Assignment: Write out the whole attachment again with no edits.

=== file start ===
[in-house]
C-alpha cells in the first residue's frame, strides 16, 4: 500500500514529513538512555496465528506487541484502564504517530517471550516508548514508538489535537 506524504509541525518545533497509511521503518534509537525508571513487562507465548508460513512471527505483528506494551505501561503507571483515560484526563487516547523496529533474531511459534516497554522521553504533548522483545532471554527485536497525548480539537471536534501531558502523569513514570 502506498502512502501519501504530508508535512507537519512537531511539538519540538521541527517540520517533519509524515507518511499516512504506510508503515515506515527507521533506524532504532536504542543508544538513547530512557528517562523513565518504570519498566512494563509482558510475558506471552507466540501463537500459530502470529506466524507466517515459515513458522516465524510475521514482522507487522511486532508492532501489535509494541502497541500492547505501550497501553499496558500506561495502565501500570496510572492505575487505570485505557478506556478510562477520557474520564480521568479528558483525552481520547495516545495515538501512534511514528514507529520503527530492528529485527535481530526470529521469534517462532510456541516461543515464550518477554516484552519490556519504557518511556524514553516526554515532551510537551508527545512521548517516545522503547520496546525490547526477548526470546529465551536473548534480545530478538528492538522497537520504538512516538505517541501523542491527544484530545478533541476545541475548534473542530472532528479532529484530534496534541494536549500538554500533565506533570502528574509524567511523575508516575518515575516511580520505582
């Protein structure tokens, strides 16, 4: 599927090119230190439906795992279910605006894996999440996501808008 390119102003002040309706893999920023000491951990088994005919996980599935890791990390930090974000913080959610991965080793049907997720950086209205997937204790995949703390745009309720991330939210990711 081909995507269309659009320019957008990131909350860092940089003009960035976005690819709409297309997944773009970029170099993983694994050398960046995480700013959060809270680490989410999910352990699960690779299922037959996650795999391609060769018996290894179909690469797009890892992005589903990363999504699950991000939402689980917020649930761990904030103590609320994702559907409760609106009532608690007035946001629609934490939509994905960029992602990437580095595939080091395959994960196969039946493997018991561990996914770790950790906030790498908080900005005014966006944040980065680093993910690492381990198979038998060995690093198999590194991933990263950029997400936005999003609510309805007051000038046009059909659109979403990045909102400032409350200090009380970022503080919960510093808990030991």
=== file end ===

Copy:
[in-house]
C-alpha cells in the first residue's frame, strides 16, 4: 500500500514529513538512555496465528506487541484502564504517530517471550516508548514508538489535537 506524504509541525518545533497509511521503518534509537525508571513487562507465548508460513512471527505483528506494551505501561503507571483515560484526563487516547523496529533474531511459534516497554522521553504533548522483545532471554527485536497525548480539537471536534501531558502523569513514570 502506498502512502501519501504530508508535512507537519512537531511539538519540538521541527517540520517533519509524515507518511499516512504506510508503515515506515527507521533506524532504532536504542543508544538513547530512557528517562523513565518504570519498566512494563509482558510475558506471552507466540501463537500459530502470529506466524507466517515459515513458522516465524510475521514482522507487522511486532508492532501489535509494541502497541500492547505501550497501553499496558500506561495502565501500570496510572492505575487505570485505557478506556478510562477520557474520564480521568479528558483525552481520547495516545495515538501512534511514528514507529520503527530492528529485527535481530526470529521469534517462532510456541516461543515464550518477554516484552519490556519504557518511556524514553516526554515532551510537551508527545512521548517516545522503547520496546525490547526477548526470546529465551536473548534480545530478538528492538522497537520504538512516538505517541501523542491527544484530545478533541476545541475548534473542530472532528479532529484530534496534541494536549500538554500533565506533570502528574509524567511523575508516575518515575516511580520505582
């Protein structure tokens, strides 16, 4: 599927090119230190439906795992279910605006894996999440996501808008 390119102003002040309706893999920023000491951990088994005919996980599935890791990390930090974000913080959610991965080793049907997720950086209205997937204790995949703390745009309720991330939210990711 081909995507269309659009320019957008990131909350860092940089003009960035976005690819709409297309997944773009970029170099993983694994050398960046995480700013959060809270680490989410999910352990699960690779299922037959996650795999391609060769018996290894179909690469797009890892992005589903990363999504699950991000939402689980917020649930761990904030103590609320994702559907409760609106009532608690007035946001629609934490939509994905960029992602990437580095595939080091395959994960196969039946493997018991561990996914770790950790906030790498908080900005005014966006944040980065680093993910690492381990198979038998060995690093198999590194991933990263950029997400936005999003609510309805007051000038046009059909659109979403990045909102400032409350200090009380970022503080919960510093808990030991």